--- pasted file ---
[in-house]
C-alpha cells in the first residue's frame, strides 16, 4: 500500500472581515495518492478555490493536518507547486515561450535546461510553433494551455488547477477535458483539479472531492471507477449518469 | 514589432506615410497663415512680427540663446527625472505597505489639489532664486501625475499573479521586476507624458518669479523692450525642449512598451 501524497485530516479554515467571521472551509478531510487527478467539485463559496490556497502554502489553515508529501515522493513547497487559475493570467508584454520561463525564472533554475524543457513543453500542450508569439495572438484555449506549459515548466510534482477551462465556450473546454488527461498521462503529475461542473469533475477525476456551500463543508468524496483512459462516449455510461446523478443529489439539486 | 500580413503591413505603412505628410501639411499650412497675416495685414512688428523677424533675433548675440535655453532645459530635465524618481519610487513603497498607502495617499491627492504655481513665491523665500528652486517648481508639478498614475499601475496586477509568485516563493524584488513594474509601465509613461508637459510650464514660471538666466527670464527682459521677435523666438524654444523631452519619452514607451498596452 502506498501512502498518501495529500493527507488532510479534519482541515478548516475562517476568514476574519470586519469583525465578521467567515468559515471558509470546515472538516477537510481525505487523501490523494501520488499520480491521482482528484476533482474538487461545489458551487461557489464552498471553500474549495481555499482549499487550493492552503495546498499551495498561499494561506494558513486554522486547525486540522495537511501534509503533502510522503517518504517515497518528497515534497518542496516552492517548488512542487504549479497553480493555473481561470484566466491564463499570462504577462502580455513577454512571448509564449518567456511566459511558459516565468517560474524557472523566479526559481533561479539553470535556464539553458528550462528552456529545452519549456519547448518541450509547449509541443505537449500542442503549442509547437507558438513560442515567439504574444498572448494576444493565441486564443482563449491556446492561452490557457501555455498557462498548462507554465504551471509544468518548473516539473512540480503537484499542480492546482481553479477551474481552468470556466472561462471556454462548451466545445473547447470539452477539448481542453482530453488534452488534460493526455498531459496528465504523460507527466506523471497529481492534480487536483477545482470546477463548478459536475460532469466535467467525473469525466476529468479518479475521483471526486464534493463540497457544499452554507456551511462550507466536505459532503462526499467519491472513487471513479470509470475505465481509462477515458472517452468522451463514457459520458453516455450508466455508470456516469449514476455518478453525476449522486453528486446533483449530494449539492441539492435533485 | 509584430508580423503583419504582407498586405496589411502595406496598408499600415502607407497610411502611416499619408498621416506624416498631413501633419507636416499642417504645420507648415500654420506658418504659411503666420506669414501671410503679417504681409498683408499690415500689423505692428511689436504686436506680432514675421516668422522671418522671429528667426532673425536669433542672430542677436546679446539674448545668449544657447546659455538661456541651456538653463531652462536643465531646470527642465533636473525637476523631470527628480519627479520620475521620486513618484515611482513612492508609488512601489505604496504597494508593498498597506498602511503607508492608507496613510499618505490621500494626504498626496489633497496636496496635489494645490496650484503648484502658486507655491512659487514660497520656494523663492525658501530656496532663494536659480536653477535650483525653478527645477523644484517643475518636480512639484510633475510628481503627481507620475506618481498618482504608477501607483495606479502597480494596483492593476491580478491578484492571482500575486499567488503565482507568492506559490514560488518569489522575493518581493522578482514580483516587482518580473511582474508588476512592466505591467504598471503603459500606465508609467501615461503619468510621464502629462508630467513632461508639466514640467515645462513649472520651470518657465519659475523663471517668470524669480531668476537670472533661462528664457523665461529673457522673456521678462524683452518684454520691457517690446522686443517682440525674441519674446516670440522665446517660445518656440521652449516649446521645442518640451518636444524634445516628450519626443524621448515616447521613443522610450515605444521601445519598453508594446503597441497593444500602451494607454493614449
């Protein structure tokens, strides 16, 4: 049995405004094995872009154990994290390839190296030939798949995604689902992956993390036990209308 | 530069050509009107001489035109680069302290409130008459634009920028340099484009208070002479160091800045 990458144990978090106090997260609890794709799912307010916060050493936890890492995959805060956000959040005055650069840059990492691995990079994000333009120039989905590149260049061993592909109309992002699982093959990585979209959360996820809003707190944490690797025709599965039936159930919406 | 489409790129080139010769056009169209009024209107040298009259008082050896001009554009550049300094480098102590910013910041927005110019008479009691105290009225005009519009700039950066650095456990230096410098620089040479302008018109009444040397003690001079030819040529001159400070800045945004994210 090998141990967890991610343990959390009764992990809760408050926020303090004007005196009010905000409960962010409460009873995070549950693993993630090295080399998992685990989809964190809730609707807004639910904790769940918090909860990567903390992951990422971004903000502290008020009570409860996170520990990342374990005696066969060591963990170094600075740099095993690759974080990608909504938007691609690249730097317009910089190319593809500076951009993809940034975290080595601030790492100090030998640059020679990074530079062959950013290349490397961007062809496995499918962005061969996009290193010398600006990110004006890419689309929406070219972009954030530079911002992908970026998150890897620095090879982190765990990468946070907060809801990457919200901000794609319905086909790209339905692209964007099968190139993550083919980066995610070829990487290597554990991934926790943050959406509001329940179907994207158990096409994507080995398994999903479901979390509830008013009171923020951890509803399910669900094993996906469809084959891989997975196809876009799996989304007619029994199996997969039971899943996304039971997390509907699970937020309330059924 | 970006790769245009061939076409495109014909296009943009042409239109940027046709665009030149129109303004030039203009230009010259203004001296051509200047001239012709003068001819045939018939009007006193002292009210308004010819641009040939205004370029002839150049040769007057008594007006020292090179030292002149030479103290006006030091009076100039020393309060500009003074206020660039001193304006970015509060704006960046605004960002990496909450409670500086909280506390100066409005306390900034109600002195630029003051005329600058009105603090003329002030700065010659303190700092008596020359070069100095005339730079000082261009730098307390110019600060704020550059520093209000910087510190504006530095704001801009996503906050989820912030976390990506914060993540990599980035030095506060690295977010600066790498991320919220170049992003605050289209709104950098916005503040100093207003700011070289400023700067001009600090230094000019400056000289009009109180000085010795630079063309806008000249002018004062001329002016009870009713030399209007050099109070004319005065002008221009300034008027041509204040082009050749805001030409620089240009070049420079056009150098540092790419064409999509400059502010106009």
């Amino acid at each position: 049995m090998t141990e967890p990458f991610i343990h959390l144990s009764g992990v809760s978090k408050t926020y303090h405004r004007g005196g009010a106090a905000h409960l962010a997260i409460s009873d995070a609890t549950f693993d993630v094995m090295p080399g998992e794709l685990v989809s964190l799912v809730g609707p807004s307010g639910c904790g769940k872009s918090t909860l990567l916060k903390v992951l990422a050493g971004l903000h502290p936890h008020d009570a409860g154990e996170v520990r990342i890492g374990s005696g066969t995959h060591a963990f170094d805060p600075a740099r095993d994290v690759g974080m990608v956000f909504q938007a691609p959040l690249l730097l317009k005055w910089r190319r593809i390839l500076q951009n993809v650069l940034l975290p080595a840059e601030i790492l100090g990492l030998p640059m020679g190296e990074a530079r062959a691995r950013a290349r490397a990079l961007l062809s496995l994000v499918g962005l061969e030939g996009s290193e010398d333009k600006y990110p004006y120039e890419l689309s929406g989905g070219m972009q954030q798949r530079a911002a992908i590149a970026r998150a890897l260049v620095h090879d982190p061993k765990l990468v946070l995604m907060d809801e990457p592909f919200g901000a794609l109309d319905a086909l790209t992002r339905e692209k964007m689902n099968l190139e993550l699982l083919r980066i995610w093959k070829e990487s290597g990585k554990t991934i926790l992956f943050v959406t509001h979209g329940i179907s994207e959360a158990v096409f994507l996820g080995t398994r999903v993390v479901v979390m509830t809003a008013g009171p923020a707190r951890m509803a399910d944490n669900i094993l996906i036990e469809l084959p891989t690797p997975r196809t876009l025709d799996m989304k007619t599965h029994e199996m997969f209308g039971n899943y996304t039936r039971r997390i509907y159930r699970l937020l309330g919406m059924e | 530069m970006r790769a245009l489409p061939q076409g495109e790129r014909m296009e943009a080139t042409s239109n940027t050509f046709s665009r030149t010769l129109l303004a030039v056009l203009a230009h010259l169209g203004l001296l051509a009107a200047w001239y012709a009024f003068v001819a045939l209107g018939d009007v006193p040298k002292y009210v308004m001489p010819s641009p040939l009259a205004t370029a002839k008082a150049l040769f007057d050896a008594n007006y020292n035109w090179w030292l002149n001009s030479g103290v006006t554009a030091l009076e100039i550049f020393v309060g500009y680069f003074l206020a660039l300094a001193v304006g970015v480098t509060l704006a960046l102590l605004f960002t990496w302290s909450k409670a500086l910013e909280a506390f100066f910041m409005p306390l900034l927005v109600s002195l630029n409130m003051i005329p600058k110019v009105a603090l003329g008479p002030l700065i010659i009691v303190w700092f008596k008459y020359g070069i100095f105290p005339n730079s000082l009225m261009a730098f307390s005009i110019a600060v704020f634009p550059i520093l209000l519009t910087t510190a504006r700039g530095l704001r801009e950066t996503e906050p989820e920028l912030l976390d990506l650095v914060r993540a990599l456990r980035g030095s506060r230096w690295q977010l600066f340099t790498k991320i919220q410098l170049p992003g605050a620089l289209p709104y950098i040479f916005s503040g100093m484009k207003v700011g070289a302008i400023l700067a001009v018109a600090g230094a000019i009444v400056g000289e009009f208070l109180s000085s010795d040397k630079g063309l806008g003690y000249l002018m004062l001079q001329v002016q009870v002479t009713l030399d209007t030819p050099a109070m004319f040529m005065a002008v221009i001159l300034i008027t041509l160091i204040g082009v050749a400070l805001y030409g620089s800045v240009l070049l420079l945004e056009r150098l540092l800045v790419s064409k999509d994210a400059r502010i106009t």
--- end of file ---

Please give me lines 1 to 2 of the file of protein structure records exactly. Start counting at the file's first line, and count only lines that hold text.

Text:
[in-house]
C-alpha cells in the first residue's frame, strides 16, 4: 500500500472581515495518492478555490493536518507547486515561450535546461510553433494551455488547477477535458483539479472531492471507477449518469 | 514589432506615410497663415512680427540663446527625472505597505489639489532664486501625475499573479521586476507624458518669479523692450525642449512598451 501524497485530516479554515467571521472551509478531510487527478467539485463559496490556497502554502489553515508529501515522493513547497487559475493570467508584454520561463525564472533554475524543457513543453500542450508569439495572438484555449506549459515548466510534482477551462465556450473546454488527461498521462503529475461542473469533475477525476456551500463543508468524496483512459462516449455510461446523478443529489439539486 | 500580413503591413505603412505628410501639411499650412497675416495685414512688428523677424533675433548675440535655453532645459530635465524618481519610487513603497498607502495617499491627492504655481513665491523665500528652486517648481508639478498614475499601475496586477509568485516563493524584488513594474509601465509613461508637459510650464514660471538666466527670464527682459521677435523666438524654444523631452519619452514607451498596452 502506498501512502498518501495529500493527507488532510479534519482541515478548516475562517476568514476574519470586519469583525465578521467567515468559515471558509470546515472538516477537510481525505487523501490523494501520488499520480491521482482528484476533482474538487461545489458551487461557489464552498471553500474549495481555499482549499487550493492552503495546498499551495498561499494561506494558513486554522486547525486540522495537511501534509503533502510522503517518504517515497518528497515534497518542496516552492517548488512542487504549479497553480493555473481561470484566466491564463499570462504577462502580455513577454512571448509564449518567456511566459511558459516565468517560474524557472523566479526559481533561479539553470535556464539553458528550462528552456529545452519549456519547448518541450509547449509541443505537449500542442503549442509547437507558438513560442515567439504574444498572448494576444493565441486564443482563449491556446492561452490557457501555455498557462498548462507554465504551471509544468518548473516539473512540480503537484499542480492546482481553479477551474481552468470556466472561462471556454462548451466545445473547447470539452477539448481542453482530453488534452488534460493526455498531459496528465504523460507527466506523471497529481492534480487536483477545482470546477463548478459536475460532469466535467467525473469525466476529468479518479475521483471526486464534493463540497457544499452554507456551511462550507466536505459532503462526499467519491472513487471513479470509470475505465481509462477515458472517452468522451463514457459520458453516455450508466455508470456516469449514476455518478453525476449522486453528486446533483449530494449539492441539492435533485 | 509584430508580423503583419504582407498586405496589411502595406496598408499600415502607407497610411502611416499619408498621416506624416498631413501633419507636416499642417504645420507648415500654420506658418504659411503666420506669414501671410503679417504681409498683408499690415500689423505692428511689436504686436506680432514675421516668422522671418522671429528667426532673425536669433542672430542677436546679446539674448545668449544657447546659455538661456541651456538653463531652462536643465531646470527642465533636473525637476523631470527628480519627479520620475521620486513618484515611482513612492508609488512601489505604496504597494508593498498597506498602511503607508492608507496613510499618505490621500494626504498626496489633497496636496496635489494645490496650484503648484502658486507655491512659487514660497520656494523663492525658501530656496532663494536659480536653477535650483525653478527645477523644484517643475518636480512639484510633475510628481503627481507620475506618481498618482504608477501607483495606479502597480494596483492593476491580478491578484492571482500575486499567488503565482507568492506559490514560488518569489522575493518581493522578482514580483516587482518580473511582474508588476512592466505591467504598471503603459500606465508609467501615461503619468510621464502629462508630467513632461508639466514640467515645462513649472520651470518657465519659475523663471517668470524669480531668476537670472533661462528664457523665461529673457522673456521678462524683452518684454520691457517690446522686443517682440525674441519674446516670440522665446517660445518656440521652449516649446521645442518640451518636444524634445516628450519626443524621448515616447521613443522610450515605444521601445519598453508594446503597441497593444500602451494607454493614449